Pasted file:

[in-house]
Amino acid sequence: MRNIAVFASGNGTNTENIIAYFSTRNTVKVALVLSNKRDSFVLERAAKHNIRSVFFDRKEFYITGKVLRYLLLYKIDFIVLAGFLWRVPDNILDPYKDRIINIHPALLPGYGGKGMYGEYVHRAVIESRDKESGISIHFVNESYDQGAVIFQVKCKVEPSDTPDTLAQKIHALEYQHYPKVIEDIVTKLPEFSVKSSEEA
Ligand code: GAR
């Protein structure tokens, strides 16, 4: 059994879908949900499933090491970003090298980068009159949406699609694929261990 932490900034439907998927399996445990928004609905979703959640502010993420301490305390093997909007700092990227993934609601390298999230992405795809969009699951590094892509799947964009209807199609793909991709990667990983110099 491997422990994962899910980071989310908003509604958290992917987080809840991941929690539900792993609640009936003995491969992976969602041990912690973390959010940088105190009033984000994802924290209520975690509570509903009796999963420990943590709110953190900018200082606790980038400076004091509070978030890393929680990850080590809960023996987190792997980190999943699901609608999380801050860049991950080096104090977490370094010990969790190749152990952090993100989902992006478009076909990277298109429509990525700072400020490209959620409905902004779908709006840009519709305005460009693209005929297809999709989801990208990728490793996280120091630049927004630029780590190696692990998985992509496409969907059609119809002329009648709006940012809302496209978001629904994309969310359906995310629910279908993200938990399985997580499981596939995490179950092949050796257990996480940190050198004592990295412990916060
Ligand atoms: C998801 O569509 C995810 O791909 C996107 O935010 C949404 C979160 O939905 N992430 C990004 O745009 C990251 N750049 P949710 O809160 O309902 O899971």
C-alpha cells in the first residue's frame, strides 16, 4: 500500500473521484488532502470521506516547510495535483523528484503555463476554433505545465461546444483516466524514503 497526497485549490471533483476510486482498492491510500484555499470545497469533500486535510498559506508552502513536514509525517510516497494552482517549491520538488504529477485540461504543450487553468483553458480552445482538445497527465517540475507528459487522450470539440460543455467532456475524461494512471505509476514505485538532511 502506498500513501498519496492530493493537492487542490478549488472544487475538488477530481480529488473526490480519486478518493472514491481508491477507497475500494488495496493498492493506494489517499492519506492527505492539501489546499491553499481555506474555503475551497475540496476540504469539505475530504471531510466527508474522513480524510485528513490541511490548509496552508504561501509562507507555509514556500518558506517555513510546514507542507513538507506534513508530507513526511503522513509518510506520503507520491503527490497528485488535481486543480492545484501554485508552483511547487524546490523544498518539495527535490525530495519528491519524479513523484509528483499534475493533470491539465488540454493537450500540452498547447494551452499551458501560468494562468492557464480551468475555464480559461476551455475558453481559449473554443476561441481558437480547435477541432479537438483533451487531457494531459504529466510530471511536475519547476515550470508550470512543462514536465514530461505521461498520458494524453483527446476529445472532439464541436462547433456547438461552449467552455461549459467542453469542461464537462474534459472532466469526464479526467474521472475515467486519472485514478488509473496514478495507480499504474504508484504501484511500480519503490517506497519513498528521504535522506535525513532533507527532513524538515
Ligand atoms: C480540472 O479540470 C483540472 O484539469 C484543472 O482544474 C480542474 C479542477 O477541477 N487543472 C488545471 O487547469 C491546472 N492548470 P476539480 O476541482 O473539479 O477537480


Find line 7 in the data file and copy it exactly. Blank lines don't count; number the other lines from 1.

Ligand atoms: C480540472 O479540470 C483540472 O484539469 C484543472 O482544474 C480542474 C479542477 O477541477 N487543472 C488545471 O487547469 C491546472 N492548470 P476539480 O476541482 O473539479 O477537480